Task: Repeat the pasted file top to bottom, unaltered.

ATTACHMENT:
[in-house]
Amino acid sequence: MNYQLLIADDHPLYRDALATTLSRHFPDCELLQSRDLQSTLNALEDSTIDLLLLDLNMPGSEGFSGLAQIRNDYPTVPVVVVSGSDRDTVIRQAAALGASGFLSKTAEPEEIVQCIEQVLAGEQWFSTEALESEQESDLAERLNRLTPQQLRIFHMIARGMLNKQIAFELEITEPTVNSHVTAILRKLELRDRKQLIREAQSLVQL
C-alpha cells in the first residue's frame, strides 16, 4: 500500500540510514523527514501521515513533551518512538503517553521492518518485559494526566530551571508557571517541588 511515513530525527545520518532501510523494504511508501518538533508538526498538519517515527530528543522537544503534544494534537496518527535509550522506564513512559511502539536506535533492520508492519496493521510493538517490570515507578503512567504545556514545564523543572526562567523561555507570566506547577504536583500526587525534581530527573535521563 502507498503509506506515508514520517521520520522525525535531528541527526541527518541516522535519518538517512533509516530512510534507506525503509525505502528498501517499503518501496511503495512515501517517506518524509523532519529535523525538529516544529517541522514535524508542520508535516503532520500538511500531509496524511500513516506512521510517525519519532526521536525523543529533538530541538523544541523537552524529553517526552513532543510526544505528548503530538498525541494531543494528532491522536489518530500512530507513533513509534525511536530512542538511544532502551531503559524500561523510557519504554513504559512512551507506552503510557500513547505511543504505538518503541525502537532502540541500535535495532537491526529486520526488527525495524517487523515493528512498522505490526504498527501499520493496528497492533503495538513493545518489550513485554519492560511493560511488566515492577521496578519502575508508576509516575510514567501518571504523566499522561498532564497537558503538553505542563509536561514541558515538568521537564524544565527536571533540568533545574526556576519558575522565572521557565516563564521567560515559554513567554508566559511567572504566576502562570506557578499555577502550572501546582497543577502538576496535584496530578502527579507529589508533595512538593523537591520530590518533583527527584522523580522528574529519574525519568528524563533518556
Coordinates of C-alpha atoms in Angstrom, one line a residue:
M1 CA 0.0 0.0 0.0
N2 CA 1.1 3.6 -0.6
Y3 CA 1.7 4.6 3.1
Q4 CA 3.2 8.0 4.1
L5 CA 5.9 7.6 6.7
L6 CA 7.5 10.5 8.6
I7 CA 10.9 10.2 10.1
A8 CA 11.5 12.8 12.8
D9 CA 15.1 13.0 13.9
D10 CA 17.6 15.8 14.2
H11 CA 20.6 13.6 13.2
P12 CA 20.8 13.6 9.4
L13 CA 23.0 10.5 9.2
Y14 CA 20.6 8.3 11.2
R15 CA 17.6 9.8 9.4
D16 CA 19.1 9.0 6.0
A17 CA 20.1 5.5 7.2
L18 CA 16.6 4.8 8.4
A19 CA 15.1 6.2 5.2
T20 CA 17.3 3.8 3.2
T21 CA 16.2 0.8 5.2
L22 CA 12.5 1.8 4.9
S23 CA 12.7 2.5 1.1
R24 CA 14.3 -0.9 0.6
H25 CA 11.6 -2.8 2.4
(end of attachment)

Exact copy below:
[in-house]
Amino acid sequence: MNYQLLIADDHPLYRDALATTLSRHFPDCELLQSRDLQSTLNALEDSTIDLLLLDLNMPGSEGFSGLAQIRNDYPTVPVVVVSGSDRDTVIRQAAALGASGFLSKTAEPEEIVQCIEQVLAGEQWFSTEALESEQESDLAERLNRLTPQQLRIFHMIARGMLNKQIAFELEITEPTVNSHVTAILRKLELRDRKQLIREAQSLVQL
C-alpha cells in the first residue's frame, strides 16, 4: 500500500540510514523527514501521515513533551518512538503517553521492518518485559494526566530551571508557571517541588 511515513530525527545520518532501510523494504511508501518538533508538526498538519517515527530528543522537544503534544494534537496518527535509550522506564513512559511502539536506535533492520508492519496493521510493538517490570515507578503512567504545556514545564523543572526562567523561555507570566506547577504536583500526587525534581530527573535521563 502507498503509506506515508514520517521520520522525525535531528541527526541527518541516522535519518538517512533509516530512510534507506525503509525505502528498501517499503518501496511503495512515501517517506518524509523532519529535523525538529516544529517541522514535524508542520508535516503532520500538511500531509496524511500513516506512521510517525519519532526521536525523543529533538530541538523544541523537552524529553517526552513532543510526544505528548503530538498525541494531543494528532491522536489518530500512530507513533513509534525511536530512542538511544532502551531503559524500561523510557519504554513504559512512551507506552503510557500513547505511543504505538518503541525502537532502540541500535535495532537491526529486520526488527525495524517487523515493528512498522505490526504498527501499520493496528497492533503495538513493545518489550513485554519492560511493560511488566515492577521496578519502575508508576509516575510514567501518571504523566499522561498532564497537558503538553505542563509536561514541558515538568521537564524544565527536571533540568533545574526556576519558575522565572521557565516563564521567560515559554513567554508566559511567572504566576502562570506557578499555577502550572501546582497543577502538576496535584496530578502527579507529589508533595512538593523537591520530590518533583527527584522523580522528574529519574525519568528524563533518556
Coordinates of C-alpha atoms in Angstrom, one line a residue:
M1 CA 0.0 0.0 0.0
N2 CA 1.1 3.6 -0.6
Y3 CA 1.7 4.6 3.1
Q4 CA 3.2 8.0 4.1
L5 CA 5.9 7.6 6.7
L6 CA 7.5 10.5 8.6
I7 CA 10.9 10.2 10.1
A8 CA 11.5 12.8 12.8
D9 CA 15.1 13.0 13.9
D10 CA 17.6 15.8 14.2
H11 CA 20.6 13.6 13.2
P12 CA 20.8 13.6 9.4
L13 CA 23.0 10.5 9.2
Y14 CA 20.6 8.3 11.2
R15 CA 17.6 9.8 9.4
D16 CA 19.1 9.0 6.0
A17 CA 20.1 5.5 7.2
L18 CA 16.6 4.8 8.4
A19 CA 15.1 6.2 5.2
T20 CA 17.3 3.8 3.2
T21 CA 16.2 0.8 5.2
L22 CA 12.5 1.8 4.9
S23 CA 12.7 2.5 1.1
R24 CA 14.3 -0.9 0.6
H25 CA 11.6 -2.8 2.4